“To augment the best silicon solar cells, next-generation thin-film technologies need to be process-compatible with a finished cell. This entails modest processing temperatures such as those in the Toronto group’s advance reported in Science,” said Professor Luping Yu of the University of Chicago’s Department of Chemistry. Yu is an expert on solution-processed solar cells and was not involved in the work.
Keeping cool during the manufacturing process opens up a world of possibilities for applications of perovskite solar cells, from smartphone covers that provide charging capabilities to solar-active tinted windows that offset building energy use. In the nearer term, Tan says his technology could be used in tandem with conventional solar cells.
“With our low-temperature process, we could coat our perovskite cells directly on top of silicon without damaging the underlying material,” says Tan. “If a hybrid perovskite-silicon cell can push the efficiency up to 30 per cent or higher, it makes solar power a much better economic proposition.”
Learn more: Printable solar cells just got a little closer
Receive an email update when we add a new SOLAR CELLS article.
The Latest on: Solar cells
via Google News
The Latest on: Solar cells
- Green Solar Technologies Founder Pleased about New Technology to Reduce Dust on Solar Panelson December 12, 2019 at 4:07 pm
Nicki Zvik shares excitement about technology that could make solar panels easier to maintain. LOS ANGELES, Dec. 12, 2019 /PRNewswire-PRWeb/ -- With so much hype around the environmental and financial ...
- ‘Revolutionary’ solar panel company frozen by SEC in emergency actionon December 12, 2019 at 9:32 am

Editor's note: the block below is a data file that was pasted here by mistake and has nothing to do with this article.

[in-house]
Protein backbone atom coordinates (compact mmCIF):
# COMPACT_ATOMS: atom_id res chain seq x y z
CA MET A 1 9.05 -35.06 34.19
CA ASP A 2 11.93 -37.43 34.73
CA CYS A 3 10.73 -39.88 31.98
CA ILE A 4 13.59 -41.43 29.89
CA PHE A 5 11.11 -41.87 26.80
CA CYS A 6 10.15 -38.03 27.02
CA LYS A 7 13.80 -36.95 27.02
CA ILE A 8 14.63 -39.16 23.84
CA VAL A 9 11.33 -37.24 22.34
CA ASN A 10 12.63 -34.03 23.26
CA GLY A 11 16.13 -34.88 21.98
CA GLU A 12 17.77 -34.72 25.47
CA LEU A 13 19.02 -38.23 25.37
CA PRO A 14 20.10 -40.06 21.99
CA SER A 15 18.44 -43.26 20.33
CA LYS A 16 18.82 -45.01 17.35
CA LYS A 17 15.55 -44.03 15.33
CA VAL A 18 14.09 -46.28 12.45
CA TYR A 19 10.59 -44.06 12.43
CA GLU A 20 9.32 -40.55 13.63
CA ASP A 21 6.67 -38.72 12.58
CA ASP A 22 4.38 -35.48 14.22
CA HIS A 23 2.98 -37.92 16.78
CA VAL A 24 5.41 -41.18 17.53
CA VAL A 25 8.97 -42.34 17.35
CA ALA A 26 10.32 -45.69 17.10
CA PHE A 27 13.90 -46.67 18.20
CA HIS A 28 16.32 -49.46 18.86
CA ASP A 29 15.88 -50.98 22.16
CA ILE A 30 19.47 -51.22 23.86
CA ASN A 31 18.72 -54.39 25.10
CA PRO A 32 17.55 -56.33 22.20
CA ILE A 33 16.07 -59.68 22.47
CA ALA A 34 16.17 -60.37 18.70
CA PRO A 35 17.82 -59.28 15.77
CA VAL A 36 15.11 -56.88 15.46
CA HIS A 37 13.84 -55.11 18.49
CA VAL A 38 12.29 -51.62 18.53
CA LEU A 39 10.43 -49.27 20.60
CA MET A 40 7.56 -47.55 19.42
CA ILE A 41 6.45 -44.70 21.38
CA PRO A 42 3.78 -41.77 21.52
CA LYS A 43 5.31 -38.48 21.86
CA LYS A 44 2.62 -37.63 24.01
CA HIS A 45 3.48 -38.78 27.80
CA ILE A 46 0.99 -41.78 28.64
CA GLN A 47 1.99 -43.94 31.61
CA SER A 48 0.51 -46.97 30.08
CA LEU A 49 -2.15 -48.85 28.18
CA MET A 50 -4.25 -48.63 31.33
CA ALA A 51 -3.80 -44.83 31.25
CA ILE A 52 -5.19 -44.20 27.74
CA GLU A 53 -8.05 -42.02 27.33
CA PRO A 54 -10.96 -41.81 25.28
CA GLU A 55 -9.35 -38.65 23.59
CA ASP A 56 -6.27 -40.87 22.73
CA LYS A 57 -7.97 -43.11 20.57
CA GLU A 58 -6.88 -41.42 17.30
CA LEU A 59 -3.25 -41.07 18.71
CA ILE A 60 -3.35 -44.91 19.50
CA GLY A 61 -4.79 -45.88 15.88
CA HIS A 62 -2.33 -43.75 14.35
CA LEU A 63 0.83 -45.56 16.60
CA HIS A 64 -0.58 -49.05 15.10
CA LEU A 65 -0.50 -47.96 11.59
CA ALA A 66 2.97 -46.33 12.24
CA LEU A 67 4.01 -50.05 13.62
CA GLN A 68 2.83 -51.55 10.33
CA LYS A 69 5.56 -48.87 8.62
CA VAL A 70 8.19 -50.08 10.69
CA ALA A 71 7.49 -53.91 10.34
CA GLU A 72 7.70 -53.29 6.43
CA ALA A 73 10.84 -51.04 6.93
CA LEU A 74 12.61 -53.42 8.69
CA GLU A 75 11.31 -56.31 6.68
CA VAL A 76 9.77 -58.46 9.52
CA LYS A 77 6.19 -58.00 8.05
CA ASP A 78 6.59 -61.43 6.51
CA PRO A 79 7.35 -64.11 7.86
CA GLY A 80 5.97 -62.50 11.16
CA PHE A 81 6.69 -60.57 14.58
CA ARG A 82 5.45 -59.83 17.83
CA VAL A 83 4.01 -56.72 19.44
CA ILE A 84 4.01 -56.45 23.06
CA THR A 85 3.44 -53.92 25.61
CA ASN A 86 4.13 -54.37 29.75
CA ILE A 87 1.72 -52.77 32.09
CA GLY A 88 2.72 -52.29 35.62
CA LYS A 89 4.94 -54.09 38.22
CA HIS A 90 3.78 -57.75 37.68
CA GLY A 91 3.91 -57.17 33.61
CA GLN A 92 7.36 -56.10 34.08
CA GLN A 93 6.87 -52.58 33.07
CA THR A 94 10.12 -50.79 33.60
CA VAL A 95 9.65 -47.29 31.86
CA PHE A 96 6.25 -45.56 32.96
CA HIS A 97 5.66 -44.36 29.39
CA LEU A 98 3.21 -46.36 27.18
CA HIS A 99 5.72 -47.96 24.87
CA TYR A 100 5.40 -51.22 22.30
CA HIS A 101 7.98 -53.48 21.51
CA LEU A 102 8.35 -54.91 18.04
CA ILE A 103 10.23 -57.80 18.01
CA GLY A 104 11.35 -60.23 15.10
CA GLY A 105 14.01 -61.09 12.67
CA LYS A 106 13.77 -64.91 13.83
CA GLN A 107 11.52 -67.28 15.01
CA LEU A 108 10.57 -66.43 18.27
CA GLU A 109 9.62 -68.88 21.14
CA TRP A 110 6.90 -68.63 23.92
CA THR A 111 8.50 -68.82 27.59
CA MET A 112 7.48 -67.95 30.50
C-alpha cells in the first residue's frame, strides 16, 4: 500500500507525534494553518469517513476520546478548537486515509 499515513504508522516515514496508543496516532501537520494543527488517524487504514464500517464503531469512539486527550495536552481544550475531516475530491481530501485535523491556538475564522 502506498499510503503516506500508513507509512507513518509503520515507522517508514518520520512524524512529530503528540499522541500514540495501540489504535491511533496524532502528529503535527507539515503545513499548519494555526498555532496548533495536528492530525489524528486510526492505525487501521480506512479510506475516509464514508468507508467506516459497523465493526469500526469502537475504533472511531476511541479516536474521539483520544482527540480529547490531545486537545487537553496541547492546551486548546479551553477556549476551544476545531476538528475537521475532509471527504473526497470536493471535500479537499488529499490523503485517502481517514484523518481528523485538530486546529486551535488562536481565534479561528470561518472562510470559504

The revolutionary “Nanopanel” sounds like a world-changing invention to warm Greta Thunberg’s heart. Nanotech Engineering of Irvine, Calif. says its “last generation solar panel” is “a lightweight, ...
- Multi-bandgap Solar Energy Conversion via Combination of Microalgal Photosynthesis and Spectrally Selective Photovoltaic Cellon December 12, 2019 at 2:15 am
We use a fullerene-based organic photovoltaic cell with a high bandgap, which is best suited for the spectrum separation ... have great potential for improving the biomass productivity of microalgae ...
- Stretchable and colorless freestanding microwire arrays for transparent solar cells with flexibilityon December 12, 2019 at 1:35 am
Transparent solar cells (TSCs) are emerging as building blocks for building-integrated power generation 1,2,3,4. In this attractive concept of photovoltaics, there is an unavoidable trade-off between ...
- Fairfax County hopes solar panel deal saves on electric rateson December 11, 2019 at 6:53 pm
Fairfax County has contracted with energy providers to install solar panels on schools and other government properties at no cost to taxpayers — a move officials say will save $60 million in electric ...
- Q CELLS strengthens its presence in Southeast Asia with two social good solar projects in Thailandon December 11, 2019 at 6:19 pm
Q CELLS' Q.PEAK DUO L-G5 solar modules selected for 114 kWp rooftop installation at the Mae Fah Luang Foundation - Thailand's Royal Family-backed non-profit organization that assists the nation's ...
- AI-driven robots are making new materials, improving solar cells and other technologieson December 11, 2019 at 1:22 pm
He had asked her to refine a key material in solar cells to boost its electrical conductivity. But the number of potential tweaks was overwhelming, from spiking the recipe with traces of metals and ...
- Punching holes in solar cells turns them into transparent windowson December 11, 2019 at 8:30 am
Your office windows could soon be replaced with solar panels, as scientists have found an easy way to turn the green technology transparent. The trick is to punch tiny holes in them that are so close ...
- Punching holes in opaque solar cells turns them transparenton December 11, 2019 at 8:03 am
Researchers in Korea have found an effective and inexpensive strategy to transform solar cells from opaque to transparent. Existing transparent solar cells tend to have a reddish hue and lower ...
via Bing News